Shobha Broota, a veteran artist who has exhibited extensively in India and abroad, has her work currently on display at the India Art Festival (IAF).
At 79, veteran artist Shobha Broota is as active as any newbie in the industry and she has no plans to slow down. Her work was exhibited at the India Art Festival (IAF), which had returned after a nearly two-year hiatus due to the pandemic. “I’ve been helping people for years and years. I’ve been a teacher in school, college and in my studio. At this time and age I get requests to come and help so wherever I go , they (artists) need inspiration and I help them with that. Also, at any time, if they need my help in their profession or hobby, I give it to them”, a- she told Firstpost and added that this is why these exhibits are also important.
“I think we all need that push and these exhibitions we put on also help others get inspired and that’s why it’s important to show your work as well,” said Broota, who has exhibited extensively in India. and abroad, notably in national galleries in India and Malaysia, and several private collections. She has also participated in residencies in Kuala Lumpur and Perth, among others, and was invited by the Guyanese government to paint the portrait of the country’s former president, Chaddi Jagan.
Speaking about the Indian Art Festival going offline after a two-year hiatus, she said it was an absolutely beautiful time to see the vibe return to galleries and exhibitions. “This year is special because we are coming back after two years of absence. So the energy was in full swing.” India Art Festival has 30 booths showcasing paintings and sculptures, as well as two booths dedicated to individual sculptor artists, with over 150 sculptures on display. More than 100 master artists and 250 well-known and emerging artists have their work exhibited at the festival, which represents a total of 3500 works of art. Several art galleries like Gallery Splash and Art Nouveau in Gurgaon, Gallery Pioneer and Vision Arts in New Delhi, Easel Stories in Noida, Studio3, Rhythm Art in Mumbai and Rabi Art Gallery in Santiniketan, are currently exhibiting works by their master artists. Recalling the days when there was absolutely no work and the world was at a standstill during a pandemic, Shobha Broota says those were very calming days for her as an artist.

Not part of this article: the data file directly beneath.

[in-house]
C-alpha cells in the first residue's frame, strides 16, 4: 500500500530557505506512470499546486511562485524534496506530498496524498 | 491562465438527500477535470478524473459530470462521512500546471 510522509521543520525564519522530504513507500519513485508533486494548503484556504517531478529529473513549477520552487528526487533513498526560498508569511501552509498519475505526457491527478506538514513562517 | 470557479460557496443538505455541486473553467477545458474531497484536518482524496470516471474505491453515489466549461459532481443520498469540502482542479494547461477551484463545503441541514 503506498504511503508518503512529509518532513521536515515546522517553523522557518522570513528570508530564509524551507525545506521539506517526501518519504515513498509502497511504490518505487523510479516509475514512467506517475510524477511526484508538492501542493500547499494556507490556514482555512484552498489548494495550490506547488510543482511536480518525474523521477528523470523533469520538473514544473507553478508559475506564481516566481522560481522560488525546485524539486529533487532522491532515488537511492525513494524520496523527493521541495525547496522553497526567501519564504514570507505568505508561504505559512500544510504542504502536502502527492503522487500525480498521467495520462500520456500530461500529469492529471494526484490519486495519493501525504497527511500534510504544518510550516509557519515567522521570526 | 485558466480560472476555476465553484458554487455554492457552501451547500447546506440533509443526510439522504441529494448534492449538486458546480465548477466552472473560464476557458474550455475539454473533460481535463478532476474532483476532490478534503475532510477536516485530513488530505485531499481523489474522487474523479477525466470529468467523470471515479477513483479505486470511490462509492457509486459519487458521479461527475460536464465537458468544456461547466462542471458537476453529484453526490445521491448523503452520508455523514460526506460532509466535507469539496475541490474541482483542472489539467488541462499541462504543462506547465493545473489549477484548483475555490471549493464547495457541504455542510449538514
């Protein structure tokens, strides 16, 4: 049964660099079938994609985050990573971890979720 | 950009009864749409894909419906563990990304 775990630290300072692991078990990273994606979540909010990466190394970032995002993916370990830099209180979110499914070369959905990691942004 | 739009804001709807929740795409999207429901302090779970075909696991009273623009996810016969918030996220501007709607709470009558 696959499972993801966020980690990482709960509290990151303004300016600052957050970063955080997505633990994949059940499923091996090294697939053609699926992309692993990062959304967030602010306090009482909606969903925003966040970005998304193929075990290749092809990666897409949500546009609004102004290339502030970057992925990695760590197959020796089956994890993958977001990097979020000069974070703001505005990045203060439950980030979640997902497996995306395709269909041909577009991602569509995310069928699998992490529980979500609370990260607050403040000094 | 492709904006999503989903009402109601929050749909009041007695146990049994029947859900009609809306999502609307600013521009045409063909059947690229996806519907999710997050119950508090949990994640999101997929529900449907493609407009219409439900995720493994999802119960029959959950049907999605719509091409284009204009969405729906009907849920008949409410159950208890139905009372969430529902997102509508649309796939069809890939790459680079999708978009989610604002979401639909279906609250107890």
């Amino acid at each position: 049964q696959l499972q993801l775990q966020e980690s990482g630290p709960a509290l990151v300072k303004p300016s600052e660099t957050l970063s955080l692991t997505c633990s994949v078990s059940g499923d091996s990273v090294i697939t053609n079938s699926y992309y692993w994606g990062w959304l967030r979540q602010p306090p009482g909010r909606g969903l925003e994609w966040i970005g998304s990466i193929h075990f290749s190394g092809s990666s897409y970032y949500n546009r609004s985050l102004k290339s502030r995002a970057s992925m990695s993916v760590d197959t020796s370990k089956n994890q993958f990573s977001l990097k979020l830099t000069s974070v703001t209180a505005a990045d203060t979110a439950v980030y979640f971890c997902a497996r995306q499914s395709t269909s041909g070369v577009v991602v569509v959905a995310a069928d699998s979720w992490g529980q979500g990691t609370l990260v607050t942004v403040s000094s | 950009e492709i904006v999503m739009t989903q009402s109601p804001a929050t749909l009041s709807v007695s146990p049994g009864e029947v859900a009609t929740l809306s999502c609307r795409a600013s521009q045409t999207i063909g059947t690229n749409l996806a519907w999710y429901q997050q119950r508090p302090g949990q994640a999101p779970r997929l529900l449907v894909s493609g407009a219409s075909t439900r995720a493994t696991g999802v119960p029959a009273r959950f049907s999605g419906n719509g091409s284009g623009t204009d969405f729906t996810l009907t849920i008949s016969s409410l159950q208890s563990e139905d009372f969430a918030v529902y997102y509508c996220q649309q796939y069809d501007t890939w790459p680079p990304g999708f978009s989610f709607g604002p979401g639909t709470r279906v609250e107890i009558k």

“I was lucky not to go into this unhealthy mode except I was going through all these issues knowing my friends and loved ones so it was a fragile thing for me but then I knew that if I continued to do my job it will help me convert the negative to positive so that was the positive so i started to work i really worked very hard at that time and it saved me and saved me helped psychologically,” she said.
As an industry veteran who has seen generations of artists come and go, she said there are definitely big changes in the art industry. People make art to be happy, to understand their expression, and to use their free time to do creative work. Shobha Baroot believes that money is not important. “There are no hard things about it. We all suffered from that time when there was no money for art but there were also other alternatives we could have joined and made money but why did we do art ? That why is answered when you work and work and work and you see that’s what I’m supposed to do, with or without money,” she said. “But yes you can’t throw far from the idea that we don’t need money we all need money and with art especially where we need things to work so we will need money and in the life too we need money so i am not saying money is not important. However, you don’t have to become a slave to it. The idea that we need money should not appeal to you. If you do a good job, the money will come and that’s a by-product of what you do, so that’s what it is.
“If you say you can’t paint because you need the money, there are other alternatives like commercial art that you can do side by side.” She believes that art becomes a profession when you make money and if it doesn’t make you money, you do it as a hobby. “Art is a very serious hobby because it brings us more than money. We receive peace of mind, happiness and satisfaction, so I think of art like that,” said Shobha Baroot, who also trained as a classical Indian singer before studying fine art.
She also has some advice for the younger generation. “I think if they’re not happy, they shouldn’t be in the art business. Only if you love art with all your heart and soul should you be in this profession.”
Nivedita’s work experience includes covering fashion weeks in Milan, Pakistan, Vancouver, Hong Kong, Dubai and award functions like IIFA and TOIFA.